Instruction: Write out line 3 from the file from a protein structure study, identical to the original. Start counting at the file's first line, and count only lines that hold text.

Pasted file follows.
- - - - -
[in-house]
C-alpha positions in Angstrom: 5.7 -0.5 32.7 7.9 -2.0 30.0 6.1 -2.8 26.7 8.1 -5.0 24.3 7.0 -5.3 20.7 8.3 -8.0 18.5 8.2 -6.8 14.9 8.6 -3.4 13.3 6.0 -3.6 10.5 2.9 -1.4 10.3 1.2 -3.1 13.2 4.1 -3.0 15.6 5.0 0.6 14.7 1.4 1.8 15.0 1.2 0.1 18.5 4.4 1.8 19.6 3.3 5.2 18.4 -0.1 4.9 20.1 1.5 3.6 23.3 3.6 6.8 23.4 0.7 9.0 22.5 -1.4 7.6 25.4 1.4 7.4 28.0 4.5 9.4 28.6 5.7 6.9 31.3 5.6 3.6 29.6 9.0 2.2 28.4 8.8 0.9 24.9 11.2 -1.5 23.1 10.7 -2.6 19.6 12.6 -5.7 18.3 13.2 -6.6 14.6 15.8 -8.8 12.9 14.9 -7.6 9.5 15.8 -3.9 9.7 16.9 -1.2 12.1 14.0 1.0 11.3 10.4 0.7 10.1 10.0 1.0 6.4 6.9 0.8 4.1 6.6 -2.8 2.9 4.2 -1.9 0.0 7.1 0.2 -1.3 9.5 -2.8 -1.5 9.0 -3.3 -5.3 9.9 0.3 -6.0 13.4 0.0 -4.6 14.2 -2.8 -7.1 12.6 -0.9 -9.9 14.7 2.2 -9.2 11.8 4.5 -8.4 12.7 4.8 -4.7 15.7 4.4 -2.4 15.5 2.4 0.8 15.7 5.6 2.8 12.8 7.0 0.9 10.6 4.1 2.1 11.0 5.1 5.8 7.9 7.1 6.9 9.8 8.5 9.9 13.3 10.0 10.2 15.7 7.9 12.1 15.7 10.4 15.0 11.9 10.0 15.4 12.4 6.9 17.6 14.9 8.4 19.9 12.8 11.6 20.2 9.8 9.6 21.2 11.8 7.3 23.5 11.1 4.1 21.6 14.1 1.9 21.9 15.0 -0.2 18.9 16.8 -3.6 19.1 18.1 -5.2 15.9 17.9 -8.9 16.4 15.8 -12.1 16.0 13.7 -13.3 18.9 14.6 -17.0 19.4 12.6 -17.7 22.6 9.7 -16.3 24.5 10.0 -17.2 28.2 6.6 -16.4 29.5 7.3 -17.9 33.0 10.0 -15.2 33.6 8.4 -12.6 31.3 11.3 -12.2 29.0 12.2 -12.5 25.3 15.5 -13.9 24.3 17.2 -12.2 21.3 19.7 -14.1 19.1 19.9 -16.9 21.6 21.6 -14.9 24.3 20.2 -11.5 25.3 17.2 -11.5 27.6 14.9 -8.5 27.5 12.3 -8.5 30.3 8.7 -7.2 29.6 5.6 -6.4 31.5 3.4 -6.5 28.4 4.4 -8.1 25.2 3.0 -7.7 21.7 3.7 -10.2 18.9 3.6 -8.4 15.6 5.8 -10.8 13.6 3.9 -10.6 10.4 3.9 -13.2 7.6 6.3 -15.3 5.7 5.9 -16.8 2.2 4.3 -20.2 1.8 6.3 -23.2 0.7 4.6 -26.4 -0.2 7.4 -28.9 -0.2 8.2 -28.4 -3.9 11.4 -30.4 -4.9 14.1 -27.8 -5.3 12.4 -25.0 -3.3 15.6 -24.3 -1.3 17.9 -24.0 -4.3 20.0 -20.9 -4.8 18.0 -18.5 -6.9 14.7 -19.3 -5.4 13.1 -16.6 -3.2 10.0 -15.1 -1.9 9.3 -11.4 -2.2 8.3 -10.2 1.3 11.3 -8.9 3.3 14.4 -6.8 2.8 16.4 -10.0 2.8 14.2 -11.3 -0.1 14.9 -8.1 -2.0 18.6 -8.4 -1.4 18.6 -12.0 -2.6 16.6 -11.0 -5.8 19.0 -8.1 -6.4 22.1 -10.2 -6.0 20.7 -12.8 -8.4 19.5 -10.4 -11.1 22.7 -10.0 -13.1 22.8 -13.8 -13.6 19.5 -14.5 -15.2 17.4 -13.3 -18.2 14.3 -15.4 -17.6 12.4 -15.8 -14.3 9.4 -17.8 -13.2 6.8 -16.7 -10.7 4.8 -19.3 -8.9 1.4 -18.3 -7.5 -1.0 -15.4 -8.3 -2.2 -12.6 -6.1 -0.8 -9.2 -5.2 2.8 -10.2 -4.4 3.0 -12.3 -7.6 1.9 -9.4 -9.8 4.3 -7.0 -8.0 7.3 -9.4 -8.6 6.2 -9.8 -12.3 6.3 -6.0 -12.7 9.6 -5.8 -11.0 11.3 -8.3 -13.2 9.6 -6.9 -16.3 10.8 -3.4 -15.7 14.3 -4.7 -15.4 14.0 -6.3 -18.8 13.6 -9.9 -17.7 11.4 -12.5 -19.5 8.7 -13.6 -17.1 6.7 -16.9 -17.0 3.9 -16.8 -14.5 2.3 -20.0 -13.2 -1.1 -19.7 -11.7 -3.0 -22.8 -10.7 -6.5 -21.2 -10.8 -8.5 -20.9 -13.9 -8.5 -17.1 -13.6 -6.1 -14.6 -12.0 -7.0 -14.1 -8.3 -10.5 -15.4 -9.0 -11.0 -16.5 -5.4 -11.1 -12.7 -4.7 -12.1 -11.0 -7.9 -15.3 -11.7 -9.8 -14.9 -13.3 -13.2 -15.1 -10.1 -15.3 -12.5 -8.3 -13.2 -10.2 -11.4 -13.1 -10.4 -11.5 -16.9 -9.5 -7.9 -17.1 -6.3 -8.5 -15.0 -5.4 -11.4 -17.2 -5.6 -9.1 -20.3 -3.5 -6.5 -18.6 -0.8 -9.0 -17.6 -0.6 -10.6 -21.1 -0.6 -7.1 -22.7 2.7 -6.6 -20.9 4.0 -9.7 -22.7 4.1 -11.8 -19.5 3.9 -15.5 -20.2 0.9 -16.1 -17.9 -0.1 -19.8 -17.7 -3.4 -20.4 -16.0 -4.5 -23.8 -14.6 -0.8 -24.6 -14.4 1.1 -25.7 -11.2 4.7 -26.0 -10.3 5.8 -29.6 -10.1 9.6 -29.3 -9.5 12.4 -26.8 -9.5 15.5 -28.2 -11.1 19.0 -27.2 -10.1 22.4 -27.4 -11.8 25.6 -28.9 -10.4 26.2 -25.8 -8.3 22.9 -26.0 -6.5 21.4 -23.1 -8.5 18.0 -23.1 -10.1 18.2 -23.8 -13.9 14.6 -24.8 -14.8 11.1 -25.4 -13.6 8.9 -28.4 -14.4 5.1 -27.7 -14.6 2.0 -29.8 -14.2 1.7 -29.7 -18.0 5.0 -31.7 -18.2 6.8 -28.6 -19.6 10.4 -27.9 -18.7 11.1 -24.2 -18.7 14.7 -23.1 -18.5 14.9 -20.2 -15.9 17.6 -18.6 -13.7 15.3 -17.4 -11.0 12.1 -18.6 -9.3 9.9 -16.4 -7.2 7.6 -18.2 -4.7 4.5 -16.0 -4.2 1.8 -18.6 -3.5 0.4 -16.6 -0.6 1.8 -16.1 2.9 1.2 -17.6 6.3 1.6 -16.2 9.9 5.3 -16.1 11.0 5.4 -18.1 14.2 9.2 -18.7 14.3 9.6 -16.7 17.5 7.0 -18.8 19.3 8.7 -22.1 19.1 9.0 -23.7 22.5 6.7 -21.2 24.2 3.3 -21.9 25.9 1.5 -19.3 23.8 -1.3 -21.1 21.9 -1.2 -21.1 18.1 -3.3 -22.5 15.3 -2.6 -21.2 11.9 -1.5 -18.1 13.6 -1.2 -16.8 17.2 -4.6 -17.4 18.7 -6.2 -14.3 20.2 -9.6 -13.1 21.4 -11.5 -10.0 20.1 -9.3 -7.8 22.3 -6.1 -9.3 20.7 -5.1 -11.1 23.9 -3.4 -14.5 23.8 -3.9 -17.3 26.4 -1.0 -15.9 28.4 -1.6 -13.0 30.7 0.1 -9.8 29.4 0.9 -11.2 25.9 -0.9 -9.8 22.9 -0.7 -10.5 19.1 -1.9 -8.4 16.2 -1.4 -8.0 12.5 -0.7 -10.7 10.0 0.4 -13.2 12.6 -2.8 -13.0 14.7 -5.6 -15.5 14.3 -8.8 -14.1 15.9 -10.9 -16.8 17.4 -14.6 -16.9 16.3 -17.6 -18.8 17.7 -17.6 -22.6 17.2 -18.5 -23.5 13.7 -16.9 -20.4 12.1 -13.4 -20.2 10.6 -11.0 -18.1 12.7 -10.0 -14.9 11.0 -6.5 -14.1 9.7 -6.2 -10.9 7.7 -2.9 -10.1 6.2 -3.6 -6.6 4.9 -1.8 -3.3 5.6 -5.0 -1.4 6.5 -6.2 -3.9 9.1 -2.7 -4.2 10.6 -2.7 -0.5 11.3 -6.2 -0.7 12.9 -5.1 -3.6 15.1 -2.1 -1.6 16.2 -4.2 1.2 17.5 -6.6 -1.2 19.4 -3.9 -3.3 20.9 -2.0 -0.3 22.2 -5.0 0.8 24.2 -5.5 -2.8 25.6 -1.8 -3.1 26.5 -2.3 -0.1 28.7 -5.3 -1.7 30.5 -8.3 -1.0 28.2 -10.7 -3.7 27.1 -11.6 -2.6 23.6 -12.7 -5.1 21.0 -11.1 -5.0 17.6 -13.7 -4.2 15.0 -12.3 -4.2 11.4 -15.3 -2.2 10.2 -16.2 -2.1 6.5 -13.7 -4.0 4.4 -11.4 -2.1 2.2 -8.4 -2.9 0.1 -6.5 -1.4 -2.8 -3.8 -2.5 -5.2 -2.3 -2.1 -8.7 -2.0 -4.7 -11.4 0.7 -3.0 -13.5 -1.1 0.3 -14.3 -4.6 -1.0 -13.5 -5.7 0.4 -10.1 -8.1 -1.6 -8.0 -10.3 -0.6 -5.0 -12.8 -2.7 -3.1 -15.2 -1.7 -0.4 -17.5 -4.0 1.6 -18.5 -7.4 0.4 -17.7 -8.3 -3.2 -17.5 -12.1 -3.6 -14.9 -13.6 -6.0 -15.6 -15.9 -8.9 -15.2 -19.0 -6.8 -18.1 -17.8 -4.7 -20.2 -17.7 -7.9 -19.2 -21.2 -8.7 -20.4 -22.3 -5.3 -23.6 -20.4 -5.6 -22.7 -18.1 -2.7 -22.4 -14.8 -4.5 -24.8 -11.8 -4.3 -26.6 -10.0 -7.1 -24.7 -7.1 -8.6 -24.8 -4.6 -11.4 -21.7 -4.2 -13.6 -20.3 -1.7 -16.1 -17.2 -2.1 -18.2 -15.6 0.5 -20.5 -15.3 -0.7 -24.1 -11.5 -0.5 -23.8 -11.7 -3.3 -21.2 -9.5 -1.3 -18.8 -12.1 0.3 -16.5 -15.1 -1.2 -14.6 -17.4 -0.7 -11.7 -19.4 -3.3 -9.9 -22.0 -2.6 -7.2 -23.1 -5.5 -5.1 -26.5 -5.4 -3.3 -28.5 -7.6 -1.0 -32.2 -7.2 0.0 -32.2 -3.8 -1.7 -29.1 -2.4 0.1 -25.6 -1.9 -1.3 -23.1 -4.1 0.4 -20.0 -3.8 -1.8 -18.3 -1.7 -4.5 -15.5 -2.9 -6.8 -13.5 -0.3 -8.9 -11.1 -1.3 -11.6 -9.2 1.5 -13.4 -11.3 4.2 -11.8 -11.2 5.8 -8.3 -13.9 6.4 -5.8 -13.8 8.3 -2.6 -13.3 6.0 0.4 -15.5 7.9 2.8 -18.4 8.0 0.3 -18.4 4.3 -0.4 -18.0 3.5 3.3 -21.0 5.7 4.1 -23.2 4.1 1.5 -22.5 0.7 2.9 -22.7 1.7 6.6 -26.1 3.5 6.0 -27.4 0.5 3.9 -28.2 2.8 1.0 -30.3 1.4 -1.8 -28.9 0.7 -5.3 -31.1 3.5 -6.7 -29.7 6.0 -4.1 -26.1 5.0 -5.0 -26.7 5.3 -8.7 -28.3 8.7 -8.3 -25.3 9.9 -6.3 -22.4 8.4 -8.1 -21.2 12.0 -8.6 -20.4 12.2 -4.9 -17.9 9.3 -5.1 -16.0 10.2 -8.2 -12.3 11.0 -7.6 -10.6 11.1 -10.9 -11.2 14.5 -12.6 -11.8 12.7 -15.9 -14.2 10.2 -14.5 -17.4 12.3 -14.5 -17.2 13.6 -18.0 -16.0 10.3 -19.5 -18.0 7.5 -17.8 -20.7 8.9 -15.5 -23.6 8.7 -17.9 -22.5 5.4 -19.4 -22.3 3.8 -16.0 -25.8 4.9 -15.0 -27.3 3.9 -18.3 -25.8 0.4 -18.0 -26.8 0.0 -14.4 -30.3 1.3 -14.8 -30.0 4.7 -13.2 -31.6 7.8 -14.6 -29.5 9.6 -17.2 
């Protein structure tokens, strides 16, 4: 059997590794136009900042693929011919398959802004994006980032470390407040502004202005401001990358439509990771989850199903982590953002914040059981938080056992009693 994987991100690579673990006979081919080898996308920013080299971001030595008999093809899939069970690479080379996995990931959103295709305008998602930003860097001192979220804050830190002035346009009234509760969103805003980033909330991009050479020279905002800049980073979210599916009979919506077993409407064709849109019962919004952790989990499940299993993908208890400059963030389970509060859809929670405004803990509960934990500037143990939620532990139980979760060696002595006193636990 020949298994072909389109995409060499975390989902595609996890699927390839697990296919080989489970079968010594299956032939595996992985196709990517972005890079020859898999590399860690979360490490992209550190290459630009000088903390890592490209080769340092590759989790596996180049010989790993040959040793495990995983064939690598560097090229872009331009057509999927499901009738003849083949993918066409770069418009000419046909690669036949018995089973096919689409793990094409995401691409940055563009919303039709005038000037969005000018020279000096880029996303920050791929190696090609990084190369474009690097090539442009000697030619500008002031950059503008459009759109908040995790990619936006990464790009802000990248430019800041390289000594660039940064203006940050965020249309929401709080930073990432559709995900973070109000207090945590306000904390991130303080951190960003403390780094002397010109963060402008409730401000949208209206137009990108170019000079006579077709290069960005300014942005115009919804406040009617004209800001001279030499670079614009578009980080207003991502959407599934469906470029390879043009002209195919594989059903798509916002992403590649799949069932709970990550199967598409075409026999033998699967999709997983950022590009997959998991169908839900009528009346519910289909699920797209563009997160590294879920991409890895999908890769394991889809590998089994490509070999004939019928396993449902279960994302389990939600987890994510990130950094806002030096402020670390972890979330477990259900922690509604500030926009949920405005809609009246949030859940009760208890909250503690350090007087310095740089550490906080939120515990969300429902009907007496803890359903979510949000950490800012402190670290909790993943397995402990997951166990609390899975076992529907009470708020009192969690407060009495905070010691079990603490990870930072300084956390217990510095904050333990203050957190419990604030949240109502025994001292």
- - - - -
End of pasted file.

């Protein structure tokens, strides 16, 4: 059997590794136009900042693929011919398959802004994006980032470390407040502004202005401001990358439509990771989850199903982590953002914040059981938080056992009693 994987991100690579673990006979081919080898996308920013080299971001030595008999093809899939069970690479080379996995990931959103295709305008998602930003860097001192979220804050830190002035346009009234509760969103805003980033909330991009050479020279905002800049980073979210599916009979919506077993409407064709849109019962919004952790989990499940299993993908208890400059963030389970509060859809929670405004803990509960934990500037143990939620532990139980979760060696002595006193636990 020949298994072909389109995409060499975390989902595609996890699927390839697990296919080989489970079968010594299956032939595996992985196709990517972005890079020859898999590399860690979360490490992209550190290459630009000088903390890592490209080769340092590759989790596996180049010989790993040959040793495990995983064939690598560097090229872009331009057509999927499901009738003849083949993918066409770069418009000419046909690669036949018995089973096919689409793990094409995401691409940055563009919303039709005038000037969005000018020279000096880029996303920050791929190696090609990084190369474009690097090539442009000697030619500008002031950059503008459009759109908040995790990619936006990464790009802000990248430019800041390289000594660039940064203006940050965020249309929401709080930073990432559709995900973070109000207090945590306000904390991130303080951190960003403390780094002397010109963060402008409730401000949208209206137009990108170019000079006579077709290069960005300014942005115009919804406040009617004209800001001279030499670079614009578009980080207003991502959407599934469906470029390879043009002209195919594989059903798509916002992403590649799949069932709970990550199967598409075409026999033998699967999709997983950022590009997959998991169908839900009528009346519910289909699920797209563009997160590294879920991409890895999908890769394991889809590998089994490509070999004939019928396993449902279960994302389990939600987890994510990130950094806002030096402020670390972890979330477990259900922690509604500030926009949920405005809609009246949030859940009760208890909250503690350090007087310095740089550490906080939120515990969300429902009907007496803890359903979510949000950490800012402190670290909790993943397995402990997951166990609390899975076992529907009470708020009192969690407060009495905070010691079990603490990870930072300084956390217990510095904050333990203050957190419990604030949240109502025994001292």